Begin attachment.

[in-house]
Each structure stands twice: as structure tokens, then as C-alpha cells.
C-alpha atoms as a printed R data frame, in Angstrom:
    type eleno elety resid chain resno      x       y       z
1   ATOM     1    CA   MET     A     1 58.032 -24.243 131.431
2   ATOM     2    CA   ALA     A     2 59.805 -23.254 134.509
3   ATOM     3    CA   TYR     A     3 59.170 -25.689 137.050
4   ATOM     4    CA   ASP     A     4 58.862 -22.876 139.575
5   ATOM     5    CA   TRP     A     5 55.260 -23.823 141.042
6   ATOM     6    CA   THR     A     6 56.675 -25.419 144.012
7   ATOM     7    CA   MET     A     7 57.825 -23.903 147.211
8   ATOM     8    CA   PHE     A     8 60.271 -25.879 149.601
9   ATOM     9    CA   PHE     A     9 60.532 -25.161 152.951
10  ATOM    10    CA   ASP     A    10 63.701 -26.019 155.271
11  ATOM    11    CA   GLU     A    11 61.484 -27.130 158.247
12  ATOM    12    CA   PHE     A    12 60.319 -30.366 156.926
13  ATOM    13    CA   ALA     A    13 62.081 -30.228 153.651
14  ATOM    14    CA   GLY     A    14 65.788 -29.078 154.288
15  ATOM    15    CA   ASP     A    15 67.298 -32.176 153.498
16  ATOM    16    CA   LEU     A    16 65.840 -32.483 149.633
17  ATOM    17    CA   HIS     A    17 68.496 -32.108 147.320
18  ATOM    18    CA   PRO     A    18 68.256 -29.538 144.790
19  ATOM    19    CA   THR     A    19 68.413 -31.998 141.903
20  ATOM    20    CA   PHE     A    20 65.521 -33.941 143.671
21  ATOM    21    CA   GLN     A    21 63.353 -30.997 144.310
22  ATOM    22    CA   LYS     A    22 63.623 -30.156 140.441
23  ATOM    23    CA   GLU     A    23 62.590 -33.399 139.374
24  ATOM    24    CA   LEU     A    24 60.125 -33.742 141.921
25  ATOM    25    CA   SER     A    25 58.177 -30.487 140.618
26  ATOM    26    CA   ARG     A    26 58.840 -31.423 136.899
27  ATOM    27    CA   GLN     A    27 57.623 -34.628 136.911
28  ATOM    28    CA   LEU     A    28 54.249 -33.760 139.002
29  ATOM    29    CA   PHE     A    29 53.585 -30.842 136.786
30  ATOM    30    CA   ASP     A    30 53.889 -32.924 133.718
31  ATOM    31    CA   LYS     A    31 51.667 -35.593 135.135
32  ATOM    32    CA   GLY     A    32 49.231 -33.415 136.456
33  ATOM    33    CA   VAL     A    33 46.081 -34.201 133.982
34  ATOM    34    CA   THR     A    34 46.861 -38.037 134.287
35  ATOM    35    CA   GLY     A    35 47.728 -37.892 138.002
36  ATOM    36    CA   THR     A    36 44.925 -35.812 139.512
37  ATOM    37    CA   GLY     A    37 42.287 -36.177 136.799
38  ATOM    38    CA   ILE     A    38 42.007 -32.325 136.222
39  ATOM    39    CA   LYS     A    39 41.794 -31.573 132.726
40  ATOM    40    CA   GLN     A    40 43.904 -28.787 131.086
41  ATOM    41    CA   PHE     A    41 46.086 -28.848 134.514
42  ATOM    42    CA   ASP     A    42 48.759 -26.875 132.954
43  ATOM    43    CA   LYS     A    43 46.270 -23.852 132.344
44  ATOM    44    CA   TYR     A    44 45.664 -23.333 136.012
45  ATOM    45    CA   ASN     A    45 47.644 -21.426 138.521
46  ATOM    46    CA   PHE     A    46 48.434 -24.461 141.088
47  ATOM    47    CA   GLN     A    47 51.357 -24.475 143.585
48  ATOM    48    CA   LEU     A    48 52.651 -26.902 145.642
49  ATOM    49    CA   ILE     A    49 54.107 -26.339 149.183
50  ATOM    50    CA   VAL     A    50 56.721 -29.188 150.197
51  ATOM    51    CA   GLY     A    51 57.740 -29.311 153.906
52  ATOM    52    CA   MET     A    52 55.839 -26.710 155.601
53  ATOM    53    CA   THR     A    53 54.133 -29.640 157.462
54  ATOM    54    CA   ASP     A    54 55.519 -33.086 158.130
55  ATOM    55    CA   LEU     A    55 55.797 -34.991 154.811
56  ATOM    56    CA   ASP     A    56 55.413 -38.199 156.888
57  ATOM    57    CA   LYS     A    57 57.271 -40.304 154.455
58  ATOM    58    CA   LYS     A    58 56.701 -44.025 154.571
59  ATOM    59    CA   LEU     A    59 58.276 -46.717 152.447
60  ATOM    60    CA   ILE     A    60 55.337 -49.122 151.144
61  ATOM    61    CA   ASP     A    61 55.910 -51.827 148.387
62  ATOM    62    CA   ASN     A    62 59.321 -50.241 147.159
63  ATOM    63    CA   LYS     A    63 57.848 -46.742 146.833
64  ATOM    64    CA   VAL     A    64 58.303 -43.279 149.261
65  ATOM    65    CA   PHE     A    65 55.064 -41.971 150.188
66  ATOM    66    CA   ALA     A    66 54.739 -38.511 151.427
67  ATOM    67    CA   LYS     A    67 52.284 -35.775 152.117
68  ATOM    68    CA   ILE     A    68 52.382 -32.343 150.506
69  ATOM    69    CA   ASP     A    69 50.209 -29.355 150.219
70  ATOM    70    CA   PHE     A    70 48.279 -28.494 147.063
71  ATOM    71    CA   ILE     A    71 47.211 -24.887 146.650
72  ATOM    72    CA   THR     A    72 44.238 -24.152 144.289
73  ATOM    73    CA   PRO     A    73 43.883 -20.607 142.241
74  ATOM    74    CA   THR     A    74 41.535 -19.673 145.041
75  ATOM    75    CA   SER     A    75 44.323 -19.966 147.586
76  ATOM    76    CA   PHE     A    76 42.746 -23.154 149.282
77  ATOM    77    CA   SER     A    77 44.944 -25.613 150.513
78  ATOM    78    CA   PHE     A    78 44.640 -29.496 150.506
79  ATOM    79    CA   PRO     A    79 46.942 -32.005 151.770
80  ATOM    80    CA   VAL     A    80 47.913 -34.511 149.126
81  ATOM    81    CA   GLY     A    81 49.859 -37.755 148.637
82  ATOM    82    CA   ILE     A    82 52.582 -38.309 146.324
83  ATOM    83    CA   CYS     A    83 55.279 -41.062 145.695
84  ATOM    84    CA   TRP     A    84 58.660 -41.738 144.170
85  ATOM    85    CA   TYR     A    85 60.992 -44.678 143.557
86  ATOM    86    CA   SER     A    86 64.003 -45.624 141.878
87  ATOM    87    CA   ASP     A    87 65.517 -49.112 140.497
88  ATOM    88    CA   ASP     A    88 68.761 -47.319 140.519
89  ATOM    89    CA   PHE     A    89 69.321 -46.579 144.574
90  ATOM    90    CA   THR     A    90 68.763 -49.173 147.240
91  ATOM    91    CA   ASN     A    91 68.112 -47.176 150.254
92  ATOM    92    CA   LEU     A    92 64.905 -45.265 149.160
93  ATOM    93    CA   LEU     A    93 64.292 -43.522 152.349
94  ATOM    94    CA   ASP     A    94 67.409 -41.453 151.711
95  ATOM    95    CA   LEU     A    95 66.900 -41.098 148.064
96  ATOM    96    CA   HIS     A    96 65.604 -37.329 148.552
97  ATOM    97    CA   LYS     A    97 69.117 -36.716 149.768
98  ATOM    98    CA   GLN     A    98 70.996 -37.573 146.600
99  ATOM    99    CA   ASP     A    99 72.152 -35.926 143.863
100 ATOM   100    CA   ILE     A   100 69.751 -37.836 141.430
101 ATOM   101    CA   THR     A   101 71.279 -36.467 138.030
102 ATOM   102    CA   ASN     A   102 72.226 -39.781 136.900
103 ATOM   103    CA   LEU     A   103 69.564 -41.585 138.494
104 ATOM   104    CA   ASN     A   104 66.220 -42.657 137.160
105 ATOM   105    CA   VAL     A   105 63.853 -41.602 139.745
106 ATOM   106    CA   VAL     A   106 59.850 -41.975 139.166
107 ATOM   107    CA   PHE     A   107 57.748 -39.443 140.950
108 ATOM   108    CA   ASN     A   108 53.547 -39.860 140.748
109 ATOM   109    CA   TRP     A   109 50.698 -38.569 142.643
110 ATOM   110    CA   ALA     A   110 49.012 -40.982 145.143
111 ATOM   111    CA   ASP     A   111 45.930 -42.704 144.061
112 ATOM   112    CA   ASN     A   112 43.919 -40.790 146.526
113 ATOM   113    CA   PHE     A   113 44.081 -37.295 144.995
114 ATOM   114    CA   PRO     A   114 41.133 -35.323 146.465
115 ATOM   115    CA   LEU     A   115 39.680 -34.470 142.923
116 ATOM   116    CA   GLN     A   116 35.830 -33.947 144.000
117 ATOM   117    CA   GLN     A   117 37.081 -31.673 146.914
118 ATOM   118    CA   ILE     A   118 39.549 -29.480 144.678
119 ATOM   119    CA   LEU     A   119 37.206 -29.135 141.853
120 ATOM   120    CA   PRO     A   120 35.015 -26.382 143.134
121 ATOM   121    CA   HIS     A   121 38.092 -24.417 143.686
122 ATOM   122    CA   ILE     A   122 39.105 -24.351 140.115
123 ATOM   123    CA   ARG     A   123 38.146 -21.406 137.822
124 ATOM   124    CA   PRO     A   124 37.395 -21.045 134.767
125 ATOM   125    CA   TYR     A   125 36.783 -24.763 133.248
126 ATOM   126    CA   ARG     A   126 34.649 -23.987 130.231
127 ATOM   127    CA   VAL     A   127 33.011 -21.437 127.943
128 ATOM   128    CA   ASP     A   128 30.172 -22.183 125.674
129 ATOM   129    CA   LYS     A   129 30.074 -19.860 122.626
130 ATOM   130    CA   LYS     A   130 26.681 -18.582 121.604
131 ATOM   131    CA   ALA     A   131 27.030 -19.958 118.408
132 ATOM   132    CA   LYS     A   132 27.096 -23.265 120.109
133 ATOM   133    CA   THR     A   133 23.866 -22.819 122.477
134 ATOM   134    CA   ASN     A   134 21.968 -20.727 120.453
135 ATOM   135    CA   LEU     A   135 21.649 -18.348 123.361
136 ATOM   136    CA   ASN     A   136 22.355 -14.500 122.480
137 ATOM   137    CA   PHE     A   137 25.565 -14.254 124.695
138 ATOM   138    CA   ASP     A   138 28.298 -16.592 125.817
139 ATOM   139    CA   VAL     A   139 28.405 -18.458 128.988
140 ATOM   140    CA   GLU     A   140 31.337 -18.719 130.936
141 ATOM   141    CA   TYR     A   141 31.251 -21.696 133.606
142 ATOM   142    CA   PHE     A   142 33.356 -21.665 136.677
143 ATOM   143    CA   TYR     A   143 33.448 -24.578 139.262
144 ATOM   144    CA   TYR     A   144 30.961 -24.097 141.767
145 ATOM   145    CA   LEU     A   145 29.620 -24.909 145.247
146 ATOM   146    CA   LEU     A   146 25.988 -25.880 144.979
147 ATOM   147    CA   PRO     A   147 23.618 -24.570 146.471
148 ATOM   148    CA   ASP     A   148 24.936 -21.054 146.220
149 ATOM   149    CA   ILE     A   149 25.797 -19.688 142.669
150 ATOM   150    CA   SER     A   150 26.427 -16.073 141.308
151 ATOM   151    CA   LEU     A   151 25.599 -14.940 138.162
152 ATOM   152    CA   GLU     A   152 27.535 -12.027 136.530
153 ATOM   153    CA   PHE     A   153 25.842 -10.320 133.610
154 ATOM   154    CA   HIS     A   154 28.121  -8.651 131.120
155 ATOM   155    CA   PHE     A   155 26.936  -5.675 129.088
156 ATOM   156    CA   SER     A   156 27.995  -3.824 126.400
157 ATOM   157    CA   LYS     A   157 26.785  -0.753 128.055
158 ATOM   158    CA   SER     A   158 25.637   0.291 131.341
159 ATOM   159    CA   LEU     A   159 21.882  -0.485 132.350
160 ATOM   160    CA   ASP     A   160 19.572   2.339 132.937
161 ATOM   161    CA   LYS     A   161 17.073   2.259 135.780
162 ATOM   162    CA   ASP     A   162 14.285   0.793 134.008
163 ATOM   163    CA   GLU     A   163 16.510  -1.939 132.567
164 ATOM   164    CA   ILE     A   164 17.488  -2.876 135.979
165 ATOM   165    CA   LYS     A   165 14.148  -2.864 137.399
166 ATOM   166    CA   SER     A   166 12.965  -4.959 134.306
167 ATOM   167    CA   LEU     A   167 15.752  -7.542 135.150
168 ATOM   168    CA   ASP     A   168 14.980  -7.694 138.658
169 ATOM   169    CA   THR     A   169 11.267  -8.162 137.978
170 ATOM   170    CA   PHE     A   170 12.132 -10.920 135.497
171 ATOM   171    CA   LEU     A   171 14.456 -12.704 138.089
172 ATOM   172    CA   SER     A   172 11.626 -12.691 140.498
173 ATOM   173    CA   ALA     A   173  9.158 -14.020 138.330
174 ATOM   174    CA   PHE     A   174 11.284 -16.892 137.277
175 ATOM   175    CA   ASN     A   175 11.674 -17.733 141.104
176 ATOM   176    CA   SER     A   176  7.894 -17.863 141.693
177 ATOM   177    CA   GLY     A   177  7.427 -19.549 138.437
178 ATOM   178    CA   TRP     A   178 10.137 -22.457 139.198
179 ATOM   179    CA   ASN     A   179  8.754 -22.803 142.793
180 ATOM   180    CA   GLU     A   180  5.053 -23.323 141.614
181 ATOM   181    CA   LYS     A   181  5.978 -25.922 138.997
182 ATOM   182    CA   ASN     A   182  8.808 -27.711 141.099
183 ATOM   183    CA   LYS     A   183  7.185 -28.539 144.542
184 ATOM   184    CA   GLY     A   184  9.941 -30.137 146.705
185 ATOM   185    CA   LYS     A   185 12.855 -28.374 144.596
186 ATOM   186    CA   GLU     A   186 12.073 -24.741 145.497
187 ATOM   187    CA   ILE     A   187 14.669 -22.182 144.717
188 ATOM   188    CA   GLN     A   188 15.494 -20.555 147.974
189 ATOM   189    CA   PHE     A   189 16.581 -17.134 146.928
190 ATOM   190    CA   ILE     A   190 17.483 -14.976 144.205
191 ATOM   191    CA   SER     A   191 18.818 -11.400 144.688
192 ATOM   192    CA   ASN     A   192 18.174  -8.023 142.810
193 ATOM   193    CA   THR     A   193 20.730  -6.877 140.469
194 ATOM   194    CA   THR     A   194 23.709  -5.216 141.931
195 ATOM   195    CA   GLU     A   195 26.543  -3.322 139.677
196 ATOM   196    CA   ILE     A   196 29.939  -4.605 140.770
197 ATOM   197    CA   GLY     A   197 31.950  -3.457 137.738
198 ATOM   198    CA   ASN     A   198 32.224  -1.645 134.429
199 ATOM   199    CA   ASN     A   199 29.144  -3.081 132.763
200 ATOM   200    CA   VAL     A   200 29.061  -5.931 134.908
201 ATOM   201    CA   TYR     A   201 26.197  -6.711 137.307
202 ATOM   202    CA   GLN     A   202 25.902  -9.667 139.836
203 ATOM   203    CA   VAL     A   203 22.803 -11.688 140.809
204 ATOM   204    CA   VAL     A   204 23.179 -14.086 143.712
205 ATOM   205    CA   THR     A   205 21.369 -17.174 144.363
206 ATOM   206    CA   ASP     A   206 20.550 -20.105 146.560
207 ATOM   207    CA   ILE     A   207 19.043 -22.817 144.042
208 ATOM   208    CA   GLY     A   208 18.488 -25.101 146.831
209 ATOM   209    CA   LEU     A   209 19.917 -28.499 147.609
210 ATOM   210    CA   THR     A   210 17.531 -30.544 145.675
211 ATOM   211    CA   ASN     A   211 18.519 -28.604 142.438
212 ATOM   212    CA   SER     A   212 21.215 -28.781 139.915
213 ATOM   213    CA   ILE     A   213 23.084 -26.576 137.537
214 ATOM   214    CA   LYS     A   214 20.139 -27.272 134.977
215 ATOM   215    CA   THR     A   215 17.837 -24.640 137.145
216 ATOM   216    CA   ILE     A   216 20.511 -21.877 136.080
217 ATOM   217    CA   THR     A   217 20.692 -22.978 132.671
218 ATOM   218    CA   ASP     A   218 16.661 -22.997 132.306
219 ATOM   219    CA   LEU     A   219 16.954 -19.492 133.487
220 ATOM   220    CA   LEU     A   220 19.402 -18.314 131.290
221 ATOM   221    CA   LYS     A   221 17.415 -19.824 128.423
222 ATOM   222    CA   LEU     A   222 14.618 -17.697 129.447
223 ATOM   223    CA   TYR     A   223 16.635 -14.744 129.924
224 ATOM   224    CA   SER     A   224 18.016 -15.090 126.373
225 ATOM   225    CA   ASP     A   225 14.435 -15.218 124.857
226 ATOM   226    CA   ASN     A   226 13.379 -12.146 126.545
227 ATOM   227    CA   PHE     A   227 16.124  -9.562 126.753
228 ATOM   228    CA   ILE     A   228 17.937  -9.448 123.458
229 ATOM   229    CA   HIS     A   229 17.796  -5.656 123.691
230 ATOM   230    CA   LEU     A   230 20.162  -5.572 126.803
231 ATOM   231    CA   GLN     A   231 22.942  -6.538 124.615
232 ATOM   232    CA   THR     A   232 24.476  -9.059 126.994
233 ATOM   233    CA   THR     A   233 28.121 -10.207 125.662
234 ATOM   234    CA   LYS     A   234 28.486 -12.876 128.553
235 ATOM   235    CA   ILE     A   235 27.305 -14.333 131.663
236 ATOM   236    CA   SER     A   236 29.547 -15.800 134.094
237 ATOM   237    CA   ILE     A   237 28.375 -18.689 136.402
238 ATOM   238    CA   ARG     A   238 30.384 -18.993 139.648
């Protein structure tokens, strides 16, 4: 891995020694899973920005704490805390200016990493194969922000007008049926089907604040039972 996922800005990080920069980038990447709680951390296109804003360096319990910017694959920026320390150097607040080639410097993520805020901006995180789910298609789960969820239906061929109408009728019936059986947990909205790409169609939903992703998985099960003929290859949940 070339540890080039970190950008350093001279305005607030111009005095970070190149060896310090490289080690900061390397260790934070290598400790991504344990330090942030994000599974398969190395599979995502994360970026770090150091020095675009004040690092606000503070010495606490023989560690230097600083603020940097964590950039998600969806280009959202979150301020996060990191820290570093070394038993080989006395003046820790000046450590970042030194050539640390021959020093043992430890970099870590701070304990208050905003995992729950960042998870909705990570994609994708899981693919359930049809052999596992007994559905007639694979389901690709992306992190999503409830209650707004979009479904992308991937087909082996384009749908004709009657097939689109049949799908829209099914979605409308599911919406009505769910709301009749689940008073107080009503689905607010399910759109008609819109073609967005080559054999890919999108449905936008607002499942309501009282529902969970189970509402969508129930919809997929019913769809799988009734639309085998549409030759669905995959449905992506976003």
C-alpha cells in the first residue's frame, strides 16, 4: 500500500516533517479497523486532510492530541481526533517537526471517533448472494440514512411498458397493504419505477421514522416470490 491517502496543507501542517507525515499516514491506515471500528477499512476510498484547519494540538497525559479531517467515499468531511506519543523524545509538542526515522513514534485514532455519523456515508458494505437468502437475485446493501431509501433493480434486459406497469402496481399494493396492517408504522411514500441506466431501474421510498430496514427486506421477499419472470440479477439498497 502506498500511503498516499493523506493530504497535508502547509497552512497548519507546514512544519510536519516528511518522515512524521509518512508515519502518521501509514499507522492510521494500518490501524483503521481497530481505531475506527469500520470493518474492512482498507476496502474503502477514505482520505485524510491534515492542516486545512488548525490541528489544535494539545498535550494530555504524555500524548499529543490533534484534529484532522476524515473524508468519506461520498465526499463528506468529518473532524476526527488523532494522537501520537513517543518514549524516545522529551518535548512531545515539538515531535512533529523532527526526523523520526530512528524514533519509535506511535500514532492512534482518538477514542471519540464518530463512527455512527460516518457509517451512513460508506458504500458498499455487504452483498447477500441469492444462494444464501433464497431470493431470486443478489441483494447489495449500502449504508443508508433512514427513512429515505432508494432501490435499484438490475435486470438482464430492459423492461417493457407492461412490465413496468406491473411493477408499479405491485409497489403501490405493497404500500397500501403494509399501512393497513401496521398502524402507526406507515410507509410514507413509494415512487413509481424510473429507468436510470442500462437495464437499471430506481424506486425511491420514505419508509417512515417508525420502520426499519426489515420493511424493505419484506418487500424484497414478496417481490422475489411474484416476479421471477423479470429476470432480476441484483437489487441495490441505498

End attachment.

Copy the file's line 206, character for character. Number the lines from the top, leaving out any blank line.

202 ATOM   202    CA   GLN     A   202 25.902  -9.667 139.836